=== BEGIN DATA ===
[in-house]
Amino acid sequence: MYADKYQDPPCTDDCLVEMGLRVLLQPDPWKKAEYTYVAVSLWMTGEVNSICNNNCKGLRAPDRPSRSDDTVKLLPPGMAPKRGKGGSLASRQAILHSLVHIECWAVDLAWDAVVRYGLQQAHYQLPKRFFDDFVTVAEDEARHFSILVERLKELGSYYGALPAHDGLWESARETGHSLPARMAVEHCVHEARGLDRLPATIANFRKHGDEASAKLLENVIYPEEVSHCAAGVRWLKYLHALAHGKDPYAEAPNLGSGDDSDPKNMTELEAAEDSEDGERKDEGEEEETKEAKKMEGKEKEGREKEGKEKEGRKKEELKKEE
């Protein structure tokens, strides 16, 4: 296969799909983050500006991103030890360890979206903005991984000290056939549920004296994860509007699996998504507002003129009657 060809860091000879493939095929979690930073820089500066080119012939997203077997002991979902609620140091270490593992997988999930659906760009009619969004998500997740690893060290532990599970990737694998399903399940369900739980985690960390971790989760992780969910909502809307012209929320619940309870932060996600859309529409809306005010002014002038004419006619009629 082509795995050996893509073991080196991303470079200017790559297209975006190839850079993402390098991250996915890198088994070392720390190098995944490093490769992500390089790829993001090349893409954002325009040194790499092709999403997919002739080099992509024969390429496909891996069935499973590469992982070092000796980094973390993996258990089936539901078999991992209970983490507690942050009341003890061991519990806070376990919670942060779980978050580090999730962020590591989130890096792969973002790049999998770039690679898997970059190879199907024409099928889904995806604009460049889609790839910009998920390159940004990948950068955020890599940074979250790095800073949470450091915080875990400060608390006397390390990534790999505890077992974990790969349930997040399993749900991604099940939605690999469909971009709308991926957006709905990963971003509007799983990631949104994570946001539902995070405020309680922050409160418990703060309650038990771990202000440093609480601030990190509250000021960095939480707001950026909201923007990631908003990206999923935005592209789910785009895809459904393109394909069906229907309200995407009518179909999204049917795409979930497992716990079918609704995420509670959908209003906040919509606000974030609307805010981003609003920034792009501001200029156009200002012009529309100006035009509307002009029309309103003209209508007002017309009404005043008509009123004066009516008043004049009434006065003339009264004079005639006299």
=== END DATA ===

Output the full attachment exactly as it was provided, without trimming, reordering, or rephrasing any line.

[in-house]
Amino acid sequence: MYADKYQDPPCTDDCLVEMGLRVLLQPDPWKKAEYTYVAVSLWMTGEVNSICNNNCKGLRAPDRPSRSDDTVKLLPPGMAPKRGKGGSLASRQAILHSLVHIECWAVDLAWDAVVRYGLQQAHYQLPKRFFDDFVTVAEDEARHFSILVERLKELGSYYGALPAHDGLWESARETGHSLPARMAVEHCVHEARGLDRLPATIANFRKHGDEASAKLLENVIYPEEVSHCAAGVRWLKYLHALAHGKDPYAEAPNLGSGDDSDPKNMTELEAAEDSEDGERKDEGEEEETKEAKKMEGKEKEGREKEGKEKEGRKKEELKKEE
């Protein structure tokens, strides 16, 4: 296969799909983050500006991103030890360890979206903005991984000290056939549920004296994860509007699996998504507002003129009657 060809860091000879493939095929979690930073820089500066080119012939997203077997002991979902609620140091270490593992997988999930659906760009009619969004998500997740690893060290532990599970990737694998399903399940369900739980985690960390971790989760992780969910909502809307012209929320619940309870932060996600859309529409809306005010002014002038004419006619009629 082509795995050996893509073991080196991303470079200017790559297209975006190839850079993402390098991250996915890198088994070392720390190098995944490093490769992500390089790829993001090349893409954002325009040194790499092709999403997919002739080099992509024969390429496909891996069935499973590469992982070092000796980094973390993996258990089936539901078999991992209970983490507690942050009341003890061991519990806070376990919670942060779980978050580090999730962020590591989130890096792969973002790049999998770039690679898997970059190879199907024409099928889904995806604009460049889609790839910009998920390159940004990948950068955020890599940074979250790095800073949470450091915080875990400060608390006397390390990534790999505890077992974990790969349930997040399993749900991604099940939605690999469909971009709308991926957006709905990963971003509007799983990631949104994570946001539902995070405020309680922050409160418990703060309650038990771990202000440093609480601030990190509250000021960095939480707001950026909201923007990631908003990206999923935005592209789910785009895809459904393109394909069906229907309200995407009518179909999204049917795409979930497992716990079918609704995420509670959908209003906040919509606000974030609307805010981003609003920034792009501001200029156009200002012009529309100006035009509307002009029309309103003209209508007002017309009404005043008509009123004066009516008043004049009434006065003339009264004079005639006299």